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Promote medication adherence, one stage at a time

Vol. 4, No. 8 / August 2005

Almost one-half of patients prescribed psychotropics do not take recommended dosages, but interrogating them can make them defensive and compromise your therapeutic alliance. When a patient resists starting a psychotropic, targeted interventions tied to a medication-specific transtheoretical approach can help.

Stages of change

Willey et al1 validated Prochaska and DiClemente’s stages of change2 for patients prescribed medications. Their modification provides quick assessment of how ready a patient is to commit to taking medication.

If your patient does not start a psychotropic, acknowledge that some find it difficult to take medication as directed. After you determine the patient’s stage of change, I suggest that you tailor interventions to match that level (Table), then work toward the action stage: commitment to adherence.

With stage-specific interventions, patients feel empowered to make their own decisions, rather than coerced or pressured to take medications.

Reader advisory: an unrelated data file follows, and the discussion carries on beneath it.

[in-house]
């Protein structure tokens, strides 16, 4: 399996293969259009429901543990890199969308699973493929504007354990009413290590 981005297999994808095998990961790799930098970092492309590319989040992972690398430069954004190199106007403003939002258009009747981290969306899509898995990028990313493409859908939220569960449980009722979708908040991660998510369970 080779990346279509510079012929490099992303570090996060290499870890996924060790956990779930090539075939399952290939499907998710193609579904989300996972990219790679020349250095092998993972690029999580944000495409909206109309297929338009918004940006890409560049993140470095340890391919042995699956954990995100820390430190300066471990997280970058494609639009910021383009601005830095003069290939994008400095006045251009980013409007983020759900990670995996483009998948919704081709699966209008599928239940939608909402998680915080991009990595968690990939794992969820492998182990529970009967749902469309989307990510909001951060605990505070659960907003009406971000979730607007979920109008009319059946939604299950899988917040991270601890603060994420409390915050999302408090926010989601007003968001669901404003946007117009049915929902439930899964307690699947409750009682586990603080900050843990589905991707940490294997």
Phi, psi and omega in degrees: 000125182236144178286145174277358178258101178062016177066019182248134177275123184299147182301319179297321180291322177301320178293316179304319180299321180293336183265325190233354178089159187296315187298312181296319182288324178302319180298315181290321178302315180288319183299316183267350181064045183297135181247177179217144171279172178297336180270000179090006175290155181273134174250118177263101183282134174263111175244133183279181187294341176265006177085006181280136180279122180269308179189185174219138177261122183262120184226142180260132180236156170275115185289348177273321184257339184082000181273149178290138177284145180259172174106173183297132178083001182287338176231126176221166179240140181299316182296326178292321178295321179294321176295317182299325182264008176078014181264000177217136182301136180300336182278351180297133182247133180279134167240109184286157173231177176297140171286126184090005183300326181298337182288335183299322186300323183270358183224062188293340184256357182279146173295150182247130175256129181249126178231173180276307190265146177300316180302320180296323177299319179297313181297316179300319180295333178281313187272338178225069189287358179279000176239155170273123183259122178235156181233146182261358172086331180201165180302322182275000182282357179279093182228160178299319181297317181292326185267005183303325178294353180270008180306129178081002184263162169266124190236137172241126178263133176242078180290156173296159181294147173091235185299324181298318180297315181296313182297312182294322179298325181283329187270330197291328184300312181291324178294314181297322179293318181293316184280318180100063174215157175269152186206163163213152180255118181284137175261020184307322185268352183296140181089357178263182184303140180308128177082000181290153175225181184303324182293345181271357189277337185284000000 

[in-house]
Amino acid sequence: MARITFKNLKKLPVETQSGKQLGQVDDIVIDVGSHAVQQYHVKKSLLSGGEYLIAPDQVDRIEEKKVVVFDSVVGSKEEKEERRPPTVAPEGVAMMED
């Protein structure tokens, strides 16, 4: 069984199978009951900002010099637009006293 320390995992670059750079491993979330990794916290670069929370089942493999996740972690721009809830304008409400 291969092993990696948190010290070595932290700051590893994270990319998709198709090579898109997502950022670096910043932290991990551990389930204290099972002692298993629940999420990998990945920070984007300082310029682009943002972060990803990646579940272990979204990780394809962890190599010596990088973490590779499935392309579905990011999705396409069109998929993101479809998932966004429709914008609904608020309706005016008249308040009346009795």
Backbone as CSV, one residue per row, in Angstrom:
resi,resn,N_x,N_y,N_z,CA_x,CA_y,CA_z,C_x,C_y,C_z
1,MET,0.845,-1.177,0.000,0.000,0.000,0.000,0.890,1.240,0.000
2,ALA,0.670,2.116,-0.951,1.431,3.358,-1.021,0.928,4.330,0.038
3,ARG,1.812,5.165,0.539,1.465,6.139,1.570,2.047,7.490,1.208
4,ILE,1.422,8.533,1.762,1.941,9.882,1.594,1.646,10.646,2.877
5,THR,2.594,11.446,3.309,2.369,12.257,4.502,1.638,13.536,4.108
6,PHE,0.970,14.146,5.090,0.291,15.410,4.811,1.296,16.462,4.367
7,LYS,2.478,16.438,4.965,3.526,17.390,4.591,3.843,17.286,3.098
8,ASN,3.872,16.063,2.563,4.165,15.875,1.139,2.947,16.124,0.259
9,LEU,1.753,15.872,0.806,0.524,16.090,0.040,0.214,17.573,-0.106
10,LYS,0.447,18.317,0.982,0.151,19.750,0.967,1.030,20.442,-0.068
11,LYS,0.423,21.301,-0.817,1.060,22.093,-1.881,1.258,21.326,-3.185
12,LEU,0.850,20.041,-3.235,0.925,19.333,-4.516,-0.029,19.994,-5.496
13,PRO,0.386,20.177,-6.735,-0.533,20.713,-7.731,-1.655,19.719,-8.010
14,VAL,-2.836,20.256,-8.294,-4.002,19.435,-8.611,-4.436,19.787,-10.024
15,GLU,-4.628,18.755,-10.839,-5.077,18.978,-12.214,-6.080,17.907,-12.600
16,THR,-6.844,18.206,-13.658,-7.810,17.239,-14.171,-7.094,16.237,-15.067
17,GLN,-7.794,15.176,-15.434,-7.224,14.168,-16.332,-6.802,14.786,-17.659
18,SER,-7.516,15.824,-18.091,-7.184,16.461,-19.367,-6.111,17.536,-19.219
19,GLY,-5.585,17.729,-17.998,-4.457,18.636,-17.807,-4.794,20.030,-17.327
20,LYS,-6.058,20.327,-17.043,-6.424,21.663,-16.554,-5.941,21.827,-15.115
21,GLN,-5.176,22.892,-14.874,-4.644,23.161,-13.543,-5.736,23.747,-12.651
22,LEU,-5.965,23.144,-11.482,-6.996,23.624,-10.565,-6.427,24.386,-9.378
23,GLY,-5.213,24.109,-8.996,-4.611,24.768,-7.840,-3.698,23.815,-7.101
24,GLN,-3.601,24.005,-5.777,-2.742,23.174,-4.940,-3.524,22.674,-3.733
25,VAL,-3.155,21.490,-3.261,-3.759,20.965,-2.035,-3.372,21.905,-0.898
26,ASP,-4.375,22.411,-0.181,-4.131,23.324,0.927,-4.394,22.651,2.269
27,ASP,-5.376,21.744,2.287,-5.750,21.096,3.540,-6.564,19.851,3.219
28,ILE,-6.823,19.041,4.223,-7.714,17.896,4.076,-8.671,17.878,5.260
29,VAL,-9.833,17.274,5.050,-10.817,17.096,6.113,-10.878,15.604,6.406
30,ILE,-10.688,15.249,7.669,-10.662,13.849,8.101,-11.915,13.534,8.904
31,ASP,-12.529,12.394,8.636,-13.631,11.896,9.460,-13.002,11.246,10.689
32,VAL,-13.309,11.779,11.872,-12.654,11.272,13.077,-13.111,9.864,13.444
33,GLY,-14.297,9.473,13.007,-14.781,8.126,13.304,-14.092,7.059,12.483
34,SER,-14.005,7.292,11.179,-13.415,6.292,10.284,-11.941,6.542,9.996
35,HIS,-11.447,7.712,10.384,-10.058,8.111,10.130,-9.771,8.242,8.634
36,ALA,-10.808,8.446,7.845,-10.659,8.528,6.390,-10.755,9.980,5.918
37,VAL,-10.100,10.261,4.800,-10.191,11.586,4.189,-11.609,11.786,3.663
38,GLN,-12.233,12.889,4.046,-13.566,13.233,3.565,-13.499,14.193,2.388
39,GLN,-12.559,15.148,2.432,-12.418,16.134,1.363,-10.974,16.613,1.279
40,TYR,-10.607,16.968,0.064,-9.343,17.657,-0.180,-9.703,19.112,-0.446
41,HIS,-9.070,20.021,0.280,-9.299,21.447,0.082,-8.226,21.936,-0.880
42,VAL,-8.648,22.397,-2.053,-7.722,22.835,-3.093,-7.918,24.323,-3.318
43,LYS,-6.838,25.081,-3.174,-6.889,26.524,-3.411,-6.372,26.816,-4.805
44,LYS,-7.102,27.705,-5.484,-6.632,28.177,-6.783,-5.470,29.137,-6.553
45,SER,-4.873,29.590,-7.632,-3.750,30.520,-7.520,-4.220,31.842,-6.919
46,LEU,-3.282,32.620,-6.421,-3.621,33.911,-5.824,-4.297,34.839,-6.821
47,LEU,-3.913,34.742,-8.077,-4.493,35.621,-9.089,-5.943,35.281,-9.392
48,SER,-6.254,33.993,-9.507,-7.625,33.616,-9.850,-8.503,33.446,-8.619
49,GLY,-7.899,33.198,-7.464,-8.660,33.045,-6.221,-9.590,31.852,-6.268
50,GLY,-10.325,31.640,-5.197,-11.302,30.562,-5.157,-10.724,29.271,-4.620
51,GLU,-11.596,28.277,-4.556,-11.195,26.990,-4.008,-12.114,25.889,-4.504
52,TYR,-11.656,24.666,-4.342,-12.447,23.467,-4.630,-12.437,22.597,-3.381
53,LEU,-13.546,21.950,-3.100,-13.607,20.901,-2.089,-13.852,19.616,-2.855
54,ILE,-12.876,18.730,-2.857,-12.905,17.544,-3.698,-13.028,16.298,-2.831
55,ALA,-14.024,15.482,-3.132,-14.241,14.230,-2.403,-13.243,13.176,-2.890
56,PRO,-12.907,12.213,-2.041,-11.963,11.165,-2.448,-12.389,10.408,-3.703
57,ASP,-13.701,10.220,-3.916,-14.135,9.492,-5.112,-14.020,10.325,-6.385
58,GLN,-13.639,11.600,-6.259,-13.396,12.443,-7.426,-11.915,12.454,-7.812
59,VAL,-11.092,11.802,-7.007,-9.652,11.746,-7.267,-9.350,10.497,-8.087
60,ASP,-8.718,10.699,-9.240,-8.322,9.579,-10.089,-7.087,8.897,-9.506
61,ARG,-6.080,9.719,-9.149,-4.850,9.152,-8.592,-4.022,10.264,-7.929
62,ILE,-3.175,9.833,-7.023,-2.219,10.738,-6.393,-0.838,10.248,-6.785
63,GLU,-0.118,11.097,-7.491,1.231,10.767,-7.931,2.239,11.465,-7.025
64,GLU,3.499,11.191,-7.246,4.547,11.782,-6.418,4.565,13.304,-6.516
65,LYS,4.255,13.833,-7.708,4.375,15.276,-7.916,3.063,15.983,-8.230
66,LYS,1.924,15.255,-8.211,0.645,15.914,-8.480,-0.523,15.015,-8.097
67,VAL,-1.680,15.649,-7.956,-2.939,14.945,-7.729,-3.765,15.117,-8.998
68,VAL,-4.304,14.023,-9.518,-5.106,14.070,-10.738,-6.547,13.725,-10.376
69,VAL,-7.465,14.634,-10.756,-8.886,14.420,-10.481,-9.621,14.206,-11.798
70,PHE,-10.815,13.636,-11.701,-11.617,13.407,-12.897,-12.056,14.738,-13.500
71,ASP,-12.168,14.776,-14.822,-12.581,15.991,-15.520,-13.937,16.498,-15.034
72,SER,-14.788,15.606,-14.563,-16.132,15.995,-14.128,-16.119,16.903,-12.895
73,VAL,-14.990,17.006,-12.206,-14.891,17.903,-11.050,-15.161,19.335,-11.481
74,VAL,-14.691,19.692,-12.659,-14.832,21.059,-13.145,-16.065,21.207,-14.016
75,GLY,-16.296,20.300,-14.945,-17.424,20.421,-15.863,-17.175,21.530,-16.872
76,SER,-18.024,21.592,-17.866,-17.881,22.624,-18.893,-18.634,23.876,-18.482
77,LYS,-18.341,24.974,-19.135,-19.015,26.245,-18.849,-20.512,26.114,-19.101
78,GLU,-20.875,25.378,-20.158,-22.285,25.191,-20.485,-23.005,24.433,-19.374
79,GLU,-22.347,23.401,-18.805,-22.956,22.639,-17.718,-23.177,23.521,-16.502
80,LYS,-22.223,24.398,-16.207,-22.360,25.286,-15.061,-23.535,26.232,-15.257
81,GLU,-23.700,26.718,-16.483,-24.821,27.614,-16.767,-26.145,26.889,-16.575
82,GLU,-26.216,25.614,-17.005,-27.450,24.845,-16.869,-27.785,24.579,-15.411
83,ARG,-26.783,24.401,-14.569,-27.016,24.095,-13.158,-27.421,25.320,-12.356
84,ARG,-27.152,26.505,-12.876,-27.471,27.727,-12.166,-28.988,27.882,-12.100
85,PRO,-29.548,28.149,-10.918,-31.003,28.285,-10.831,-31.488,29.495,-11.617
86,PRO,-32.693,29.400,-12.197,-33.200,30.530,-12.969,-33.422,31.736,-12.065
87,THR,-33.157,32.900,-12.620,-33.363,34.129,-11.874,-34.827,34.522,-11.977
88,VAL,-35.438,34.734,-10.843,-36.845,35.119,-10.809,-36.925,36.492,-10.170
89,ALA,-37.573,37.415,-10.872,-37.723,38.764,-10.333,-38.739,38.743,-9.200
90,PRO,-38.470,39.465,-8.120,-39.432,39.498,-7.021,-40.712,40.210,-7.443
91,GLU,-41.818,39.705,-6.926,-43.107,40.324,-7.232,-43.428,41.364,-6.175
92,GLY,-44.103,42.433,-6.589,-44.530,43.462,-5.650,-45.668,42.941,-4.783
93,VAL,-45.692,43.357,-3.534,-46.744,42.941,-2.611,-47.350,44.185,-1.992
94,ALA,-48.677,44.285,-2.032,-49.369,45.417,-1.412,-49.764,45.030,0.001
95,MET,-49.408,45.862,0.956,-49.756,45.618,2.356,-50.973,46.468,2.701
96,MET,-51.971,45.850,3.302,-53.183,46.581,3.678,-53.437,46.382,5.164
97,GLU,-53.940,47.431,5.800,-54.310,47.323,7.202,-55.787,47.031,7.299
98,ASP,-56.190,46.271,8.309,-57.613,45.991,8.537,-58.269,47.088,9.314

Assessing readiness to start medication

Stage of change2

Patient statement

Suggested interventions


I do not intend to take the medication as directed

  • Provide information about the medication’s action
  • Have the patient list benefits of taking the medication
  • Ask the patient to identify concerns, such as side effects, and openly address them with the patient


I intend to take the medication as directed, but not right now

  • Have the patient list the positives and negatives of taking the medication
  • Suggest other benefits to add to the list
  • Provide options to counter the negatives


I plan to take the medication as directed in the near future

  • Ask the patient what she or he needs to begin
  • Ask the patient to set a date for starting medication


I am ready to take the medication as directed

  • Encourage the patient to keep a record of times medication is taken and changes in symptoms


1. Willey C, Redding C, Stafford J, et al. Stages of change for adherence with medication regimens for chronic disease: development and validation of a measure. Clin Ther 2000;22(7):858-71.

2. Prochaska JO, DiClemente CC. Stages and processes of self-change of smoking: toward and integrative model of change. J Cosult Clin Psychol 1983;51:390-5.

Deborah S. Finnell, is a board-certified nurse practitioner in psychiatric mental health nursing and addictions nursing at Canandaigua VA Medical Center and assistant professor of nursing, State University of New York, Buffalo.

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